Czechia's most liveable cities: A complete guide to expat life in Brno

As the country's second-largest city, Brno has a constantly growing expat community, job opportunities, and a unique cultural scene.

Melis Karabulut

Written by Melis Karabulut Published on 29.11.2023 17:05:00 (updated on 29.11.2023) Reading time: 7 minutes

Although Prague locals may think otherwise, as the country's second-largest city, Brno has a constantly growing expat community, job opportunities, and a unique cultural scene. In this article, we will explore various aspects of living in Brno, including the cost of living, housing options, work-life for non-Czech speakers, education, services, and how it compares to the more popular Prague.

A buzzing hub for expats

Brno is brutally underrated. Having spent more than three years studying and working in the South Moravian capital, I've had the chance to observe how fast the city has grown into a buzzing hub for expats – and that happened regardless of the pandemic slowdown! 

Brno's unique selling point for expats is its laid-back, "small city" energy while still offering a very vibrant cultural scene, an inclusive expat community where one can find groups, activities, and events to their liking, and its genuineness in how it represents Czech culture from the Moravian angle – with spectacular wine, almond fields, and the Dragon Legend

View of Brno. Photo via iStock by RudyBalasko
View of Brno. Photo via iStock by RudyBalasko

Cost of living

Brno is, first and foremost, a student town. While prices have been rising gradually in recent years, they remain more affordable than in Prague. 

  • Basic expenses such as groceries, transportation, and entertainment are reasonably priced, allowing residents to enjoy a decent lifestyle without breaking the bank.
  • While there are still quite a few places in Brno where you can have an espresso or a pint for as low as CZK 30, prices of fine dining or drinking out in high-end bars, however, resemble those in Prague.
  • As of 2023, one can have a comfortable life with a gross salary starting from CZK 45,000 to 50,000 to cover housing, bills, basic expenses, and entertainment.
Data Via Numbeo
Data Via Numbeo


Finding accommodation in Brno is somewhat more affordable than in Prague, while there is not a remarkable difference in the rental prices. On the other hand, expats will find fewer English-speaking landlords in Brno, and they might face higher resistance towards renting flats to foreigners. 

  • On average, a 1KK or 1+1 apartment in the city center can cost around CZK 16,000 per month including utilities.
  • Outside the center, the prices may drop to around CZK 13,000. If you are looking for a bigger place (2kk to 3+1), the prices vary from CZK 20,000 to 30,000.
  • If you prefer to buy a property and pay a mortgage, the prices will also depend on the location and size of the house or apartment, and start from an average of CZK 16,000 and up.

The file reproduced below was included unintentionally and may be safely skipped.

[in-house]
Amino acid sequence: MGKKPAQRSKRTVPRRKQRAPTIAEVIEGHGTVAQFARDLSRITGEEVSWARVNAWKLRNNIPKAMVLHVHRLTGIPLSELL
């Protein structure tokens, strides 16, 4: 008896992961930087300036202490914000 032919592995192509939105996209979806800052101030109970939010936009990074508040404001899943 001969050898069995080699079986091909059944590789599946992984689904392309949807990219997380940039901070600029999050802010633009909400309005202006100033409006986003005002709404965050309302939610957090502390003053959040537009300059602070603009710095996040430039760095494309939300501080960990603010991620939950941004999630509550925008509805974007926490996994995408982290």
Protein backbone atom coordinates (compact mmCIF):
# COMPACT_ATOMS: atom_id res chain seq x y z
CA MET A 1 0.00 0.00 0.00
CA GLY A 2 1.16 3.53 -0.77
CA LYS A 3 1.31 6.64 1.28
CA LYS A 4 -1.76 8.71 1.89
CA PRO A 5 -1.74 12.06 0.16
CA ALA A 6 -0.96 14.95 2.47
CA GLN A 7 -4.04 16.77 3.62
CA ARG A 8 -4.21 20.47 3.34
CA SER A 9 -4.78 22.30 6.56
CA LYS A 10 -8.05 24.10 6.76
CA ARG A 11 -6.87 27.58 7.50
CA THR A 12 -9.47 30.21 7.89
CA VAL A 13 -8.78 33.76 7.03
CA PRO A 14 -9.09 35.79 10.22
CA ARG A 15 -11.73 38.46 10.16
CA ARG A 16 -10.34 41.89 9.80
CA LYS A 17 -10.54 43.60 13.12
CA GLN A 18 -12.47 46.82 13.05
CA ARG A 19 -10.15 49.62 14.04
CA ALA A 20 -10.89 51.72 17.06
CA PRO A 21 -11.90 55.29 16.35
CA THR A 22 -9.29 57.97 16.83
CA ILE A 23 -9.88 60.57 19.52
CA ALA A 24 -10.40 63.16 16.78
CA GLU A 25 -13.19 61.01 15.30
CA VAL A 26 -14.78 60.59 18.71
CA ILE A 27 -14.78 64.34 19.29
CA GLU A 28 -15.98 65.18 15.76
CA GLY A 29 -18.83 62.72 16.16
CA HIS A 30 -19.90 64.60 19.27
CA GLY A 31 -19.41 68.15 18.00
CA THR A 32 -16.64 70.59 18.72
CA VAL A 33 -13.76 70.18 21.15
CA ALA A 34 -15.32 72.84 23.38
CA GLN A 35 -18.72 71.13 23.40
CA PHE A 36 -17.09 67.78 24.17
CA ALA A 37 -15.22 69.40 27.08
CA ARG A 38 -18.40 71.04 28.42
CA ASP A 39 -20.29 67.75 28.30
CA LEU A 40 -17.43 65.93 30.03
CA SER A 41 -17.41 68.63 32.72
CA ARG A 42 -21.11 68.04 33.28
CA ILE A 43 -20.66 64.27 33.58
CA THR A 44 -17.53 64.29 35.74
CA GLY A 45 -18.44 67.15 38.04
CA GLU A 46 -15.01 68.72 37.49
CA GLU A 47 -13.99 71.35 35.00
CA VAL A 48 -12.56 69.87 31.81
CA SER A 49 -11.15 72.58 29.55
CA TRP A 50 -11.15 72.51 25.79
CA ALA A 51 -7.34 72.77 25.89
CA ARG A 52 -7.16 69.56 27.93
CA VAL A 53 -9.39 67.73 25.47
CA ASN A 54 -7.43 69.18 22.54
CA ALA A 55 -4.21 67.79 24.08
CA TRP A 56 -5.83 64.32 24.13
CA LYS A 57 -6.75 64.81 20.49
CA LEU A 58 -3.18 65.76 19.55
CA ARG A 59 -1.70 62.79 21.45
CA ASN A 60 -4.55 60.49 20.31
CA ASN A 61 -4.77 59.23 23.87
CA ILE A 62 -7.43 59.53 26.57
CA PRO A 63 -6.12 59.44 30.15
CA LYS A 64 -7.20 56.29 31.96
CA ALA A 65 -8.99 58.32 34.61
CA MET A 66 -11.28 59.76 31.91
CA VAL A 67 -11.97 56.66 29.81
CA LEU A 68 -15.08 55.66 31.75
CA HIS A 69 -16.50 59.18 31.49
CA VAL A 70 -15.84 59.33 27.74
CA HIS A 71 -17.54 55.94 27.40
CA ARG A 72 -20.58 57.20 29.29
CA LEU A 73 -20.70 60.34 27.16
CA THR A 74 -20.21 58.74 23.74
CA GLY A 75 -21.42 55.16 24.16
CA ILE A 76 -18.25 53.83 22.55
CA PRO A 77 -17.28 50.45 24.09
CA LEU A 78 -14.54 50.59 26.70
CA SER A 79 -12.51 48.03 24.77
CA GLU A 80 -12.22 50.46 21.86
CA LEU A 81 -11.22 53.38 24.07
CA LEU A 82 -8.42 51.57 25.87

Aerial view of historical center of Brno. Photo via iStock by 1Tomm
Aerial view of the historical center of Brno. Photo via iStock by 1Tomm


Brno is home to a growing number of international companies and has a mostly IT-focused business environment.

  • While knowledge of the Czech language is generally beneficial for job seekers, there are opportunities available for expats with English as their primary language, particularly in the IT departments of multinational companies such as AT&T,, Red Hat, Honeywell, IBM, Kyndryl, Thermo Fisher Scientific, and many others.
  • The majority of these companies base their customer service departments in Brno, and they regularly open positions that may require other language skills such as Polish, Italian, French, Turkish, German, Finnish, and so on.
  • Expats in Brno are also known to find employment in the formal education or academic field. International schools or private language schools recruit expats as language instructors, or universities may also offer job opportunities for them as academics.
  • Lastly, Brno's expats are known for introducing international cuisines to the city's gastronomy landscape. From authentic Italian bakeries to Israeli diners, as well as restaurants serving Indian, Greek, Egyptian, Georgian, Ukrainian, and many cuisines, expats contribute to the diversity of Brno's many tastes.
Old town colorful houses in Brno. Photo via iStock by Sanga Park
Old town colorful houses in Brno. Photo via iStock by Sanga Park


Brno offers a moderate range of educational options, including international schools, which cater to the needs of expatriate families. 

  • There are two international schools in Brno that offer formal education from the 1st to the 12th grade, namely the American Academy and the International School of Brno.
  • It is worth noting that international schools in Brno can be relatively expensive, and admission may require careful planning and early application.

university life

University life in Brno is one of the highlights of coming to the city as an expat. Among the seven universities in the city, Masaryk University, Mendel University, and the University of Veterinary Sciences are popular among international students for various programs in the English language, as well as certifications like TEFL or CELTA.

  • As Brno universities are internationally very open and welcoming, the academic year fills the streets with foreign students visiting the town with Erasmus or other exchange programs as well.
  • Among the programs that welcome expat students, Masaryk University's programs such as General Medicine, Informatics or Social Studies, and Mendel University's Agriculture or Economics programs get the most traction from students from all over the world.